Advocacy Groups Want Black Box Warning for Testosterone Heart Attack and Stroke Risks
In light of recent studies linking testosterone drugs to an increased risk of heart attack, stroke, and death, consumer advocacy group Public Citizen is calling on the FDA to add these risks to the list of testosterone side effects. The group’s petition insists that a black box warning – the most serious type – is necessary to properly warn of testosterone heart attack and stroke risks.
Public Citizen says studies published as early as 2010 should have prompted FDA action, but it wasn’t until just recently that the FDA announced they would be looking into the safety of these drugs. In his petition to the FDA, Dr. Sidney Wolfe of Public Citizen’s health group points to an analysis of 27 testosterone trials published last April. While 13 industry-funded studies did not show an increase in heart problems, 14 non-industry funded trials showed a two-fold increased risk of heart problems.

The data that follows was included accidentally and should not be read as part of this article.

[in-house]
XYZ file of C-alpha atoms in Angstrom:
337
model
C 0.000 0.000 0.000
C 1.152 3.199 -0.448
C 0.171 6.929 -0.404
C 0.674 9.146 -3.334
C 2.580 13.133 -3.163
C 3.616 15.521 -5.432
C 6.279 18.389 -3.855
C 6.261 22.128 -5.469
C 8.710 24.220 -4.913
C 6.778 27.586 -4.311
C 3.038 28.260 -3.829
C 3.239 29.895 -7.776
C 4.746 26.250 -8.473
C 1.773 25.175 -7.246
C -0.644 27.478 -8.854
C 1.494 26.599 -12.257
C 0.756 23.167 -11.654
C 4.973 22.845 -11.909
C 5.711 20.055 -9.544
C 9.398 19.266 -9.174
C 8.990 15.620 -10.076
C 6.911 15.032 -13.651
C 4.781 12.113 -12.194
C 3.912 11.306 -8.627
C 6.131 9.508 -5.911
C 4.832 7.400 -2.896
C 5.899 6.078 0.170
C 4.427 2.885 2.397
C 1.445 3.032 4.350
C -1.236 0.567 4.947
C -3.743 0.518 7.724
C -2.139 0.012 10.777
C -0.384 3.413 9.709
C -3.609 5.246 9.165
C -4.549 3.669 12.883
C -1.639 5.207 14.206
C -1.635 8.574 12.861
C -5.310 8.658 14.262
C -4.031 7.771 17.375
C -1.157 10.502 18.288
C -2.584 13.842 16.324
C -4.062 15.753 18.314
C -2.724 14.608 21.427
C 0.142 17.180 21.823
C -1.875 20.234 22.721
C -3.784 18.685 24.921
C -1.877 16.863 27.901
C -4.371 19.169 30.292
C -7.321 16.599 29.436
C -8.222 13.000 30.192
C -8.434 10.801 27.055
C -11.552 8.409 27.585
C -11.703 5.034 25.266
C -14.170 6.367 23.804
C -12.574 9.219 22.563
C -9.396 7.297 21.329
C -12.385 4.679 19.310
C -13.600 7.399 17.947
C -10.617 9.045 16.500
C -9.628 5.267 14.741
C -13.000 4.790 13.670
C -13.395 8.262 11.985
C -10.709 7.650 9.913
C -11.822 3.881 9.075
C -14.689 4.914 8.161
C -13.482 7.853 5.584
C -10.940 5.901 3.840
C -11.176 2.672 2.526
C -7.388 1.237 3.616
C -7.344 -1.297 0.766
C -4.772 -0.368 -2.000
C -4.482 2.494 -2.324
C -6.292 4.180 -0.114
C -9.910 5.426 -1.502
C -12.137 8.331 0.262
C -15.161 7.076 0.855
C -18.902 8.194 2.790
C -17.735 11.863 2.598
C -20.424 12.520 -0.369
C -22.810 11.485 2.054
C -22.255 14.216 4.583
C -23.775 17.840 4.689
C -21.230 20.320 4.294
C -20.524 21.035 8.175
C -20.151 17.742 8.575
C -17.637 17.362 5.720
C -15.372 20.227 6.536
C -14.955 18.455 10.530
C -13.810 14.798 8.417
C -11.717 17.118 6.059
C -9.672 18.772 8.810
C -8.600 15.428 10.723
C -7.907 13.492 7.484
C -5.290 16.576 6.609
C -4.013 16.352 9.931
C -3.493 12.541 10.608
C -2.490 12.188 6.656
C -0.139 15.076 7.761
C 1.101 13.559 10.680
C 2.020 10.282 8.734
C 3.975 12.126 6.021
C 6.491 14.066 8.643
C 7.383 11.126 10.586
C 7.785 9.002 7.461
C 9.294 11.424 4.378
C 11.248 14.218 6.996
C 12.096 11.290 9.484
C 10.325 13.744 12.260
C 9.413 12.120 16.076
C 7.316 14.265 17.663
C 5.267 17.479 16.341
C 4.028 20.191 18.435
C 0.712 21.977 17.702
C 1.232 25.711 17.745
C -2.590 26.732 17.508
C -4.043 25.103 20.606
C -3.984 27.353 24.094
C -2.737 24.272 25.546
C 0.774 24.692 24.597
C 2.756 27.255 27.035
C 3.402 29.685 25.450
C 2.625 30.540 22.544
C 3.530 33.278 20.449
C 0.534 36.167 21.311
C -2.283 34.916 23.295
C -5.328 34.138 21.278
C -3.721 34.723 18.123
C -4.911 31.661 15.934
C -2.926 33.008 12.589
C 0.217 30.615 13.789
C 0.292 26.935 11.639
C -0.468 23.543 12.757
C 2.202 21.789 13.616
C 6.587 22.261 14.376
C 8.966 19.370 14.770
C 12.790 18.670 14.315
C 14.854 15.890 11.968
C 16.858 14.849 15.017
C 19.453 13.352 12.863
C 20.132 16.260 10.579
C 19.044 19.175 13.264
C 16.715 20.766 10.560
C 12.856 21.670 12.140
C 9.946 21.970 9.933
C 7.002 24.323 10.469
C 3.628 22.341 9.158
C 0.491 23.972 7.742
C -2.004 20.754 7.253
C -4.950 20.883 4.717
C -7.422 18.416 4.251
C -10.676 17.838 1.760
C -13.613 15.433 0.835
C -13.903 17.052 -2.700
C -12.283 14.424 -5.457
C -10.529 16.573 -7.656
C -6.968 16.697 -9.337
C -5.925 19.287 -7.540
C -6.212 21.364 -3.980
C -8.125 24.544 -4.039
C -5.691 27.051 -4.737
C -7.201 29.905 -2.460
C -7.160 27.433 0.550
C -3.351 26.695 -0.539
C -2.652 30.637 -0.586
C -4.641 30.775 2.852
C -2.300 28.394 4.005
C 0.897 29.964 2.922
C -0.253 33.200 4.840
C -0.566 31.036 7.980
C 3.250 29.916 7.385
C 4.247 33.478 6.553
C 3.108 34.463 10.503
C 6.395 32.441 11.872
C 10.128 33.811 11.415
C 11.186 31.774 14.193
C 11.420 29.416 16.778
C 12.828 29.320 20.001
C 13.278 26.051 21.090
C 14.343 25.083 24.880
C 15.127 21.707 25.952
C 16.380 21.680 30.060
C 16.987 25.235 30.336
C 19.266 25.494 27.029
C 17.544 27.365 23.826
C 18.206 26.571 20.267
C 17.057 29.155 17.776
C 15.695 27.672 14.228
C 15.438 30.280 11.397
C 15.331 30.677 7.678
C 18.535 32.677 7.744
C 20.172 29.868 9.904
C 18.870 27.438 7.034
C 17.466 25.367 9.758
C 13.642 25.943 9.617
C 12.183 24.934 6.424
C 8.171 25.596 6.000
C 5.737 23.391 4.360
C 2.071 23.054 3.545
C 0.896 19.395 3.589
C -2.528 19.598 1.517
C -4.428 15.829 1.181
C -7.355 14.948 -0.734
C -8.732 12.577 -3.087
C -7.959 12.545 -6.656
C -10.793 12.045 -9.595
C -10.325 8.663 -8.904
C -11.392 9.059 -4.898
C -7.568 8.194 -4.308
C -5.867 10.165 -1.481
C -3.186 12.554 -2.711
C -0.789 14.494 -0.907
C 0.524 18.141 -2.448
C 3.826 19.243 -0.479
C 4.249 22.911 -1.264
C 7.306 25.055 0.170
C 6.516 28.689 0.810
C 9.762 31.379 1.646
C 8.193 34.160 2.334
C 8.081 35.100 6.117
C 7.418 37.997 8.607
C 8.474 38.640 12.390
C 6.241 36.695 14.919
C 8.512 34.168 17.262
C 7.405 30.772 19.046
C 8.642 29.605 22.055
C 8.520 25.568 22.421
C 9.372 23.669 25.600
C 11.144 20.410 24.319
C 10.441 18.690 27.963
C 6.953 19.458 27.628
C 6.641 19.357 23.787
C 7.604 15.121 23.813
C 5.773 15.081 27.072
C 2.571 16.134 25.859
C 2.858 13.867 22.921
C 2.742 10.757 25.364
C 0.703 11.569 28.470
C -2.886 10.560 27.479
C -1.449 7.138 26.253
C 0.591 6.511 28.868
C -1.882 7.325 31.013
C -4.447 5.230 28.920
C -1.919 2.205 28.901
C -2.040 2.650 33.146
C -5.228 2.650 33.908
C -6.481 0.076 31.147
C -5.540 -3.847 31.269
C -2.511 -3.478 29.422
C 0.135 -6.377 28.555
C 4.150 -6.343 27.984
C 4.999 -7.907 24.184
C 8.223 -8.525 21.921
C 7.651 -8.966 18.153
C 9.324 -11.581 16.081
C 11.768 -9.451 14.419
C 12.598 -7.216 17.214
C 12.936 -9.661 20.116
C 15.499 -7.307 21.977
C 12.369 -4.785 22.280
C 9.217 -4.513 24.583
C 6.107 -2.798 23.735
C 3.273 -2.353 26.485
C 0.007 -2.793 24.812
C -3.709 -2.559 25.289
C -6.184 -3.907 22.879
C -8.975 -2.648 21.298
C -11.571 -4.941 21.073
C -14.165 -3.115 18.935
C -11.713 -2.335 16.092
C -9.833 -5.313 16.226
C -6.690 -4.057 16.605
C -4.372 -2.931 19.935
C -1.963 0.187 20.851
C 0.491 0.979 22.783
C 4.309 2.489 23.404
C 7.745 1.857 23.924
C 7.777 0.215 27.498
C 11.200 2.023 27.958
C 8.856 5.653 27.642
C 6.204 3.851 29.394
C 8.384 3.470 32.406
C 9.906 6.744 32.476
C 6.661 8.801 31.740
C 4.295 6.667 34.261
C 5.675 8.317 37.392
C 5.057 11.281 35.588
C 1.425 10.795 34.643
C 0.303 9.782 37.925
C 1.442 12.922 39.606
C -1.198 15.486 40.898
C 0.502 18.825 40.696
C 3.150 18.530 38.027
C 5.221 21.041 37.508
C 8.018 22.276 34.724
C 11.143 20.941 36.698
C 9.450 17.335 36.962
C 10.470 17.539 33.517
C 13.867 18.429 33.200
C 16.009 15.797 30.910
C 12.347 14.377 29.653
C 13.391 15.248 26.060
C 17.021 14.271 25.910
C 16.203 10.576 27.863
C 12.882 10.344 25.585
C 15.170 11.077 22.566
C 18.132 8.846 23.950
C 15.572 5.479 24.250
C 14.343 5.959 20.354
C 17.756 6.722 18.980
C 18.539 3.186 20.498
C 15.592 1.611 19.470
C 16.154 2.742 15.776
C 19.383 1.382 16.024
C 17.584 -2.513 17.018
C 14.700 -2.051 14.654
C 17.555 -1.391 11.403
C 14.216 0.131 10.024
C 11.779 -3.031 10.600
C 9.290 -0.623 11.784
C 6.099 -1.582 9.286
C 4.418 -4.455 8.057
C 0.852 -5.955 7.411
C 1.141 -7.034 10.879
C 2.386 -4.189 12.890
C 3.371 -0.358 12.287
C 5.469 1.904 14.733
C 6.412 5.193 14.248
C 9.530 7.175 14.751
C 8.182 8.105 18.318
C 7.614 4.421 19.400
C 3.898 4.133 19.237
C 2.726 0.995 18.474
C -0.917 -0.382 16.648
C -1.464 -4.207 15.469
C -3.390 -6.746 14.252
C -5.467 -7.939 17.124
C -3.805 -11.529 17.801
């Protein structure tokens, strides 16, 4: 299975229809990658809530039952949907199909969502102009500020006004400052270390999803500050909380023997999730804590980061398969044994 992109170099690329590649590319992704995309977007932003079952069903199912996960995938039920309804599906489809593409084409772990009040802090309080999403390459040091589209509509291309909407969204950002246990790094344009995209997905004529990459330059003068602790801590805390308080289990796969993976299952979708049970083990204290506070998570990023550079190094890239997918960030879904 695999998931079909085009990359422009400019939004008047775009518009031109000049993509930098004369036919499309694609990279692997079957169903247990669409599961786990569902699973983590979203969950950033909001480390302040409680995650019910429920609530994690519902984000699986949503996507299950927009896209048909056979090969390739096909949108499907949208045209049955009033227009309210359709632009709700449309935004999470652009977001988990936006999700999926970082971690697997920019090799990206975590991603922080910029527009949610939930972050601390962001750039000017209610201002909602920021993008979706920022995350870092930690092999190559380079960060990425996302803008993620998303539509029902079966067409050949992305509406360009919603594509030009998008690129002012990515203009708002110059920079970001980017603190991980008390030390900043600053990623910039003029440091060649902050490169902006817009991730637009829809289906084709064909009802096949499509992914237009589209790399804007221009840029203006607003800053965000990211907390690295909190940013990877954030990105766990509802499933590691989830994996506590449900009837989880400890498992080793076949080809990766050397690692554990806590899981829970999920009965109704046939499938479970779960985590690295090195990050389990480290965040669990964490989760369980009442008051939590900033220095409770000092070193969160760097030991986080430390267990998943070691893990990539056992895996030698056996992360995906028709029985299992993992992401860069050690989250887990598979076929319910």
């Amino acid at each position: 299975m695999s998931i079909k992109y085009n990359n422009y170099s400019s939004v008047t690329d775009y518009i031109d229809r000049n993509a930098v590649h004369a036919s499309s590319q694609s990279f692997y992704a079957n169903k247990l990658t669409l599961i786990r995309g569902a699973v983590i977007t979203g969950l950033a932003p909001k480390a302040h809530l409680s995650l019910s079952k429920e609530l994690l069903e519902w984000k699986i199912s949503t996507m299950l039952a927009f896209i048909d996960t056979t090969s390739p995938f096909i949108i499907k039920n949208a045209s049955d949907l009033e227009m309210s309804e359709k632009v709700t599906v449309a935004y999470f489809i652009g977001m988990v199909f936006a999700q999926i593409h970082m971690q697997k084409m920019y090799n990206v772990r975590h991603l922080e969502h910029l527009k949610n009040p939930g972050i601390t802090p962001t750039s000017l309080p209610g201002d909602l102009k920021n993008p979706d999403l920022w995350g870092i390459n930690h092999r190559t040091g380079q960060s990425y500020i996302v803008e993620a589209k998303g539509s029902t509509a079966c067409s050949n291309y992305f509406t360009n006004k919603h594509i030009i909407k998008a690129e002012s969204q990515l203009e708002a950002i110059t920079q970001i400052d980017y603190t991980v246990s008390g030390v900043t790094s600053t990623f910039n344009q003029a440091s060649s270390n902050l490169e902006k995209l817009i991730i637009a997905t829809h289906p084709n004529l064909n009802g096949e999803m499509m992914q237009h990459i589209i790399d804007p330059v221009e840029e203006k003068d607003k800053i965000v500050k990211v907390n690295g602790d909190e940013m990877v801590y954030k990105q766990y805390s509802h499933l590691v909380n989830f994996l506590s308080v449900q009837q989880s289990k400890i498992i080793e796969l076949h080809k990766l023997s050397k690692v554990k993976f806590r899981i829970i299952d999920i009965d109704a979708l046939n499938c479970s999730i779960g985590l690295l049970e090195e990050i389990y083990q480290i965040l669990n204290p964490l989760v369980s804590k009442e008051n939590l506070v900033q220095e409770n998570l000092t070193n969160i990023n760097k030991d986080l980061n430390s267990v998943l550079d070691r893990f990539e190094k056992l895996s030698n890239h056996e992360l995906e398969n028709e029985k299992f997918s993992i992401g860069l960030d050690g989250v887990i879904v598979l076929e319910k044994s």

The drugs got the FDA’s attention after two more recent studies came out relating to testosterone heart attack and stroke risks. A study published in November 2013 found a 30 percent increase in heart attack, stroke, and death among older men taking testosterone. In January, another study suggested that testosterone drugs could double the risk of heart attacks in men over the age of 65.
Public Citizen is also recommending that the FDA delay an approval decision on Aveed, an experimental, long-acting testosterone injection. The FDA’s approval decision is currently scheduled for the end of this week.
Testosterone drugs are approved to treat men with abnormally low testosterone. However, drug companies cast a wide net by marketing to men experiencing fatigue, lowered sex drive, and other low-T symptoms that are also commonly associated with aging. Prescriptions of these drugs have dramatically increased in recent years, and many doctors have issued them quite liberally without knowing the increased risks of heart attack, stroke, and death.
If you or a loved one has been injured by this drug, contact an attorney to discuss your rights.
Source: Star Tribune